What if we could "immunize" the plants we grow against common viruses?
That is the dream of farmers and a challenge for researchers such as Jean-François Laliberté, from Centre INRS – Institut Armand-Frappier, and Hugo Zheng, from the Biology Department at McGill University. For 25 years, the two cellular and molecular biology experts have been attempting to understand the infectious process in plants, a painstaking task that has advanced the field of plant virology.
Some plants are able to synthesize proteins that block the development and multiplication of viruses.
The researchers have been investigating "virus factories", structures enclosed by a membrane that are formed in infected plant cells. Within these structures, the virus manipulates certain cellular processes in order to replicate, assemble and spread throughout the plant. Using cellular imaging techniques, the biologists were able to observe these phenomena in action. This allowed them to demonstrate how the turnip mosaic virus forces the restructuring of plant cells to form new infectious particles.
This discovery has provided the scientific community with a better understanding of why some plants are more resistant to viruses than others: they are genetically equipped to not be manipulated. More specifically, they are able to synthesize proteins that block the development and multiplication of viruses.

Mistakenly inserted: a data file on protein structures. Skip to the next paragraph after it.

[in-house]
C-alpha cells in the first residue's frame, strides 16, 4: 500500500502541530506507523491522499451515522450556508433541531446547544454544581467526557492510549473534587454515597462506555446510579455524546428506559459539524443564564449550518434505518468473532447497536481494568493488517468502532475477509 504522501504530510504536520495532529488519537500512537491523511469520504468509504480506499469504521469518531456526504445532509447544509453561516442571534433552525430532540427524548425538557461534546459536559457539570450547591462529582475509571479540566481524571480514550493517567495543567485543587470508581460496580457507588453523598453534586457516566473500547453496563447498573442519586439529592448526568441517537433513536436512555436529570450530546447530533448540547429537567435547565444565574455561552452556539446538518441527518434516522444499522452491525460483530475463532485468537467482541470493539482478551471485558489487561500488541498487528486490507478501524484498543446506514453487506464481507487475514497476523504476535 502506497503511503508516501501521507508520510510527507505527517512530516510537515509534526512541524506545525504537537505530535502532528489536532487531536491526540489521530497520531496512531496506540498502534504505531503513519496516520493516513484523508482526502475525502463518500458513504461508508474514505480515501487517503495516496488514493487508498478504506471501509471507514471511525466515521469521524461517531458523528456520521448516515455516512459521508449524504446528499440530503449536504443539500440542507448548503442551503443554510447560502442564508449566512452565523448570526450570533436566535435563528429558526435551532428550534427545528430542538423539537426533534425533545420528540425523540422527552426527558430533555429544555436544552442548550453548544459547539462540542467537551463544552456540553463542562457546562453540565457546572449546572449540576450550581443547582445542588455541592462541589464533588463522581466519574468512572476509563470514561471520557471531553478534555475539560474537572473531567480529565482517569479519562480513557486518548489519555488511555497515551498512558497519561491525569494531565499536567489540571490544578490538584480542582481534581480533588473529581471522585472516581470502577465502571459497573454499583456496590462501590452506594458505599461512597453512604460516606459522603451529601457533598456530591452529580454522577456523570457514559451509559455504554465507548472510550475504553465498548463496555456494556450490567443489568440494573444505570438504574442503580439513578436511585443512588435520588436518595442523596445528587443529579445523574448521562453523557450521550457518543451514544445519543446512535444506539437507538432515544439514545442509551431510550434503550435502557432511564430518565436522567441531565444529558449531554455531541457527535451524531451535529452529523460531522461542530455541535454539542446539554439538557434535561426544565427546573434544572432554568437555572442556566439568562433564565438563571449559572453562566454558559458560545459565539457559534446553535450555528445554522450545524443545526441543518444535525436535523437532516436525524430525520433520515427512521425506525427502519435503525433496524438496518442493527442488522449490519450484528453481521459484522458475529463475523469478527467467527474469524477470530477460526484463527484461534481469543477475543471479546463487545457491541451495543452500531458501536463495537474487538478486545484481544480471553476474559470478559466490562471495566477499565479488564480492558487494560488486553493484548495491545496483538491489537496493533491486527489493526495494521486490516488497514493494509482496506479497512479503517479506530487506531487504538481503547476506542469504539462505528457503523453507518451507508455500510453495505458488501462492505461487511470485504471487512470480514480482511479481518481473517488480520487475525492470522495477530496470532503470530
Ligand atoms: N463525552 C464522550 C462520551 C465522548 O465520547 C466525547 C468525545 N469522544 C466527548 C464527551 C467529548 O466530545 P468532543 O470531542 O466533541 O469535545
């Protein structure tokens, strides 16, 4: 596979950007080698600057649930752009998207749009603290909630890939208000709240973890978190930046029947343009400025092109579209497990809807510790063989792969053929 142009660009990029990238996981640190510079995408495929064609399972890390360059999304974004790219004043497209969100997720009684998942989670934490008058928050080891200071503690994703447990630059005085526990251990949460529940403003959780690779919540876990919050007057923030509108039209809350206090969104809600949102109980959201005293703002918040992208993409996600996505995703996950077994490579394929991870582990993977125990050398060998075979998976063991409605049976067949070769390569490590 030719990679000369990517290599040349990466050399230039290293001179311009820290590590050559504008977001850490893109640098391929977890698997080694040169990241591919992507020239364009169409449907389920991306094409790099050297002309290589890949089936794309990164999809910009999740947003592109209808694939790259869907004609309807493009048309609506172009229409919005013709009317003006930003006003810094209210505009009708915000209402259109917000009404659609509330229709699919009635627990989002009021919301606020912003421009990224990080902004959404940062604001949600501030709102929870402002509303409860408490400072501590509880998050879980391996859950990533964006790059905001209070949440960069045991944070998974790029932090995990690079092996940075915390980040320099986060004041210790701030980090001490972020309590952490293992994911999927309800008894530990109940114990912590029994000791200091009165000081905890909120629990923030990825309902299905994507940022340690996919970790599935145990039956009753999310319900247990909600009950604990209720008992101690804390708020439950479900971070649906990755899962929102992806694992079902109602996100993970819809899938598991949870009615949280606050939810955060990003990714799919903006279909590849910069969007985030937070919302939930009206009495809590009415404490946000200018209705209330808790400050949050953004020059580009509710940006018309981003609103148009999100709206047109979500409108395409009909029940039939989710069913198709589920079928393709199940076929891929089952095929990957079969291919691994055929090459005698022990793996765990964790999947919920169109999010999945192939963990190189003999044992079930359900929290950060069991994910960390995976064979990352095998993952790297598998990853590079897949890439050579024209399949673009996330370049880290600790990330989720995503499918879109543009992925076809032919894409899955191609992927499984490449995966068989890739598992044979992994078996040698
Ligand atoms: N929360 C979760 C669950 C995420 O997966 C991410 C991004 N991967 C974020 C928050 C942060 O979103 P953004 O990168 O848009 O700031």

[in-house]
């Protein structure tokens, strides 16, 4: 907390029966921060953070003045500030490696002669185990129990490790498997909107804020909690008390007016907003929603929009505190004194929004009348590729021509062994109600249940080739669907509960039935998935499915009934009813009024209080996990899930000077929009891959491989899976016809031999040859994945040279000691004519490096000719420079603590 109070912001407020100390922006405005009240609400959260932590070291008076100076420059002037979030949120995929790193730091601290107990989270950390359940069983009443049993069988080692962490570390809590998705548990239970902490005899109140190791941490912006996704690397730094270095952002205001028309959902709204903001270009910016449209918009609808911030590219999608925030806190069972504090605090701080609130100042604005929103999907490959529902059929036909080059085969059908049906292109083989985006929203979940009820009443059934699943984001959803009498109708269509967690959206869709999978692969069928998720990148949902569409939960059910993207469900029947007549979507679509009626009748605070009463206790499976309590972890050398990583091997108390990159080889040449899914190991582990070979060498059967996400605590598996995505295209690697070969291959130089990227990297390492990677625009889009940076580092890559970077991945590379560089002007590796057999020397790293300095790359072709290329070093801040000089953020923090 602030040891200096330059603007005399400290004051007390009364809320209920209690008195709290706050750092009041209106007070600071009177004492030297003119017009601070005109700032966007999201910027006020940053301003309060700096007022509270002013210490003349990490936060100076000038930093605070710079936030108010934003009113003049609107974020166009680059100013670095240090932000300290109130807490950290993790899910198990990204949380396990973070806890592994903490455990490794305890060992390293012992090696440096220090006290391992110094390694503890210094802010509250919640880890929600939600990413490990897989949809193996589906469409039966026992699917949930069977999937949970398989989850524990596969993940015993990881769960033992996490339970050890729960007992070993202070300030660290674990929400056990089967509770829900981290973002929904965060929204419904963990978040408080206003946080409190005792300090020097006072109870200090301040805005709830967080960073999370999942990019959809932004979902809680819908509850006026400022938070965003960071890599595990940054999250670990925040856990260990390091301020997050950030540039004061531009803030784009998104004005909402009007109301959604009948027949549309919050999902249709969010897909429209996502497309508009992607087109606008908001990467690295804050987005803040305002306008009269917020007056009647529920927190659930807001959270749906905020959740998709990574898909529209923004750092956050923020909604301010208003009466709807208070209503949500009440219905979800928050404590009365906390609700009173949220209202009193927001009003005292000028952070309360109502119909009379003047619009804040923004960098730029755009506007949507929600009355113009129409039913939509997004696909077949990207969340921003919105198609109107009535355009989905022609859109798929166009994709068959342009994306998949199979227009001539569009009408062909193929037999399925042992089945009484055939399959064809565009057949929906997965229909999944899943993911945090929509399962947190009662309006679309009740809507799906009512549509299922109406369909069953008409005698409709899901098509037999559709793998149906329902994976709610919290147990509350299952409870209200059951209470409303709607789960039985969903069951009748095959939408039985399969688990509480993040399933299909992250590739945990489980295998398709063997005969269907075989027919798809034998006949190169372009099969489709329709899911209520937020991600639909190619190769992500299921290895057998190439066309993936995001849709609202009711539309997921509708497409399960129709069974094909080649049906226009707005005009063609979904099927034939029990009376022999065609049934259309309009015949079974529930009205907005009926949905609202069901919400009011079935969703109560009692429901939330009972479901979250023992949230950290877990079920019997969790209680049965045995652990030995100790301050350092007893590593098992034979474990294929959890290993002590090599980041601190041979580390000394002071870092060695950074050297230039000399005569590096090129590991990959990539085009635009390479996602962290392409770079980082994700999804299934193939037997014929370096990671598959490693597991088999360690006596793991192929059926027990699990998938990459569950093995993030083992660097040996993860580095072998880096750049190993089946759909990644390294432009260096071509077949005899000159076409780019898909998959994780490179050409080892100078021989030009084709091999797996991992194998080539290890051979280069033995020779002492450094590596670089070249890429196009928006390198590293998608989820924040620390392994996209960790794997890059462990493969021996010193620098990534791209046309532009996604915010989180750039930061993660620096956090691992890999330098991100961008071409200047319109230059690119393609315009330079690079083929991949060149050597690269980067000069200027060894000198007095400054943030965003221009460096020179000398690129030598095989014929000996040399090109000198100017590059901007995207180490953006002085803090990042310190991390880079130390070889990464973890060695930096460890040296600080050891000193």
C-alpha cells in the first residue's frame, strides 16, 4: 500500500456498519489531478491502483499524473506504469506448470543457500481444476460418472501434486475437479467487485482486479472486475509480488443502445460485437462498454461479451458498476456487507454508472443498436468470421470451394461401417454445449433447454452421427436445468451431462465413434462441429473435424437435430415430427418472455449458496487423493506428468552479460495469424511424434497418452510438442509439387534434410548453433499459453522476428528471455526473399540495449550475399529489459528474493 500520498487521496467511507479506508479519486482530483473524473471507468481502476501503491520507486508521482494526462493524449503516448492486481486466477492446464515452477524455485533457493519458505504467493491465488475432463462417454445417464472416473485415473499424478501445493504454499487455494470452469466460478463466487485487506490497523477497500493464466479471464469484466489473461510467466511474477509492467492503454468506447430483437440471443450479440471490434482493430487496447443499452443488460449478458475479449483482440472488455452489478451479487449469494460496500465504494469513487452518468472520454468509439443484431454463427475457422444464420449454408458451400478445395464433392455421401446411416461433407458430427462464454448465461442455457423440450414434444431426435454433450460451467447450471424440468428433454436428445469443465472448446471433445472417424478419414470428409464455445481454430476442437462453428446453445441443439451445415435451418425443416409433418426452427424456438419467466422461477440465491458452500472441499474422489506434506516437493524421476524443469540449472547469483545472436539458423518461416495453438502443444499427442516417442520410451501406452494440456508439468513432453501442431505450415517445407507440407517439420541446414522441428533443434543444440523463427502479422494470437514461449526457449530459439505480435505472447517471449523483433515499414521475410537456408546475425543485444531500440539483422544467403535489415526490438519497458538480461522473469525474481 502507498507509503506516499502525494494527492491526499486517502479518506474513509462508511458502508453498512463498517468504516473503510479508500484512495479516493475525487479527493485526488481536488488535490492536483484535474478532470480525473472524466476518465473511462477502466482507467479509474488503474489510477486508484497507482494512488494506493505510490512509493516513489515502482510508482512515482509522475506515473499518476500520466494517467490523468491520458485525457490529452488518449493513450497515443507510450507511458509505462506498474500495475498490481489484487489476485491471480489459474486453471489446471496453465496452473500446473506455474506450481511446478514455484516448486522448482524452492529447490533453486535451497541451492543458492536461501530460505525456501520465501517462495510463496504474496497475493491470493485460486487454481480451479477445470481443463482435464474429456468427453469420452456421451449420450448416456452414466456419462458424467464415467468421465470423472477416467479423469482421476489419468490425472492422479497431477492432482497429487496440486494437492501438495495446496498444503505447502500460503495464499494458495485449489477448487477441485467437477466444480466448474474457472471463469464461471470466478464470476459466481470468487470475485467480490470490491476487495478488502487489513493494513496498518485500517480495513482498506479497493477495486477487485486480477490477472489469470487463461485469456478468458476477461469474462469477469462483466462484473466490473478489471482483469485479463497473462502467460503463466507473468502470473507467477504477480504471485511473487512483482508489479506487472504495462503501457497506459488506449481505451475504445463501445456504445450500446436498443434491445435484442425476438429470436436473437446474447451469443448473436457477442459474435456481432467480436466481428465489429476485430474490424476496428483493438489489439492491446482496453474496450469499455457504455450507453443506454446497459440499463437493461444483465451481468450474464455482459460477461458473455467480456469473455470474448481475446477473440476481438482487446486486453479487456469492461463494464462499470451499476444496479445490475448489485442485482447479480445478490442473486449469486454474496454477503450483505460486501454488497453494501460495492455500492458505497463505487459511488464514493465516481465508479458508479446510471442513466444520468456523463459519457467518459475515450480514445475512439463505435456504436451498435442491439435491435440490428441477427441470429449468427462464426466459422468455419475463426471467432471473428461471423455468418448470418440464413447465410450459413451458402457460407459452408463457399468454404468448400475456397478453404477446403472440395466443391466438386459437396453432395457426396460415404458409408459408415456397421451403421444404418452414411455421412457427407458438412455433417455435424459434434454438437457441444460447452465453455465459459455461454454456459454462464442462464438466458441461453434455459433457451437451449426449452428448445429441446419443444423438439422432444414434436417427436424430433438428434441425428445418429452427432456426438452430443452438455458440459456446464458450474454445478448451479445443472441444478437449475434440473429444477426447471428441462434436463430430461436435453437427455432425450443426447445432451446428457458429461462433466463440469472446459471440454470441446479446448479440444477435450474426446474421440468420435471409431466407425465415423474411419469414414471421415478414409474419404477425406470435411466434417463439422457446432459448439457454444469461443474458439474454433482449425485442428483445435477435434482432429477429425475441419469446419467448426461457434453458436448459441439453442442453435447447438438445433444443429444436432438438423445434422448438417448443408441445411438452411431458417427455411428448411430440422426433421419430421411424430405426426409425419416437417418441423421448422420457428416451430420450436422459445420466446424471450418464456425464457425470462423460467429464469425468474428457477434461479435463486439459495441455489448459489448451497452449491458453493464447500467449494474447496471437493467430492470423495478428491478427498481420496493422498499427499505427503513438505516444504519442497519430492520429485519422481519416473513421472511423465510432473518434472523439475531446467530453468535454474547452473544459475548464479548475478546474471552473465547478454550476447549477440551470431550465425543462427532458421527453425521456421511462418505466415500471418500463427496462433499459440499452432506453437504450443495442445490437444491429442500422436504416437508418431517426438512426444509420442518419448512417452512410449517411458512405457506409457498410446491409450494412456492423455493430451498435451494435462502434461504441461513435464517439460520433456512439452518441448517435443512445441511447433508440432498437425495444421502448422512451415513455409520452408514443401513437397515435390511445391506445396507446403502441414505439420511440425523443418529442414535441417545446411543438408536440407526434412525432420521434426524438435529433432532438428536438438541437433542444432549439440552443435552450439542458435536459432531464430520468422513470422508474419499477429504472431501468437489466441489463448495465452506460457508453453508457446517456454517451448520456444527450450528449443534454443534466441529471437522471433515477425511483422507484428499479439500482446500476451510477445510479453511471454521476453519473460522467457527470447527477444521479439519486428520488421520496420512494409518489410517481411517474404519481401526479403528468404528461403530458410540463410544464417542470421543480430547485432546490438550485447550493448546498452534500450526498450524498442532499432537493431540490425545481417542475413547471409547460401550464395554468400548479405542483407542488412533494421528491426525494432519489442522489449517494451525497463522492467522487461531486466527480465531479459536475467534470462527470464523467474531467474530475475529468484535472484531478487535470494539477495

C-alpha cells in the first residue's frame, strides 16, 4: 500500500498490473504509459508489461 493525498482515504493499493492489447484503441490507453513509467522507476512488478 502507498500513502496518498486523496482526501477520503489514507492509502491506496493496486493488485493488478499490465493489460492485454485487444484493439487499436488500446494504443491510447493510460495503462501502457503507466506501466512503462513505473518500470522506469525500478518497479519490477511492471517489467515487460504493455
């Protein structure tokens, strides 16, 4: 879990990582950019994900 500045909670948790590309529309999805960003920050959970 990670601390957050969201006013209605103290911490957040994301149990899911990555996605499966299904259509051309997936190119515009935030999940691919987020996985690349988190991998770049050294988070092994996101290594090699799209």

Researchers around the world are currently trying to find a cellular protein that is universally used by viruses to replicate within plants. New cultivars could then be developed whose genetic structure is configured to prevent viruses from interacting with this protein, providing the plants with an "internal weapon" against viral infection. Possible benefits include plants that resist almost all viral diseases without the use of chemical treatments, more productive crops and savings for farmers.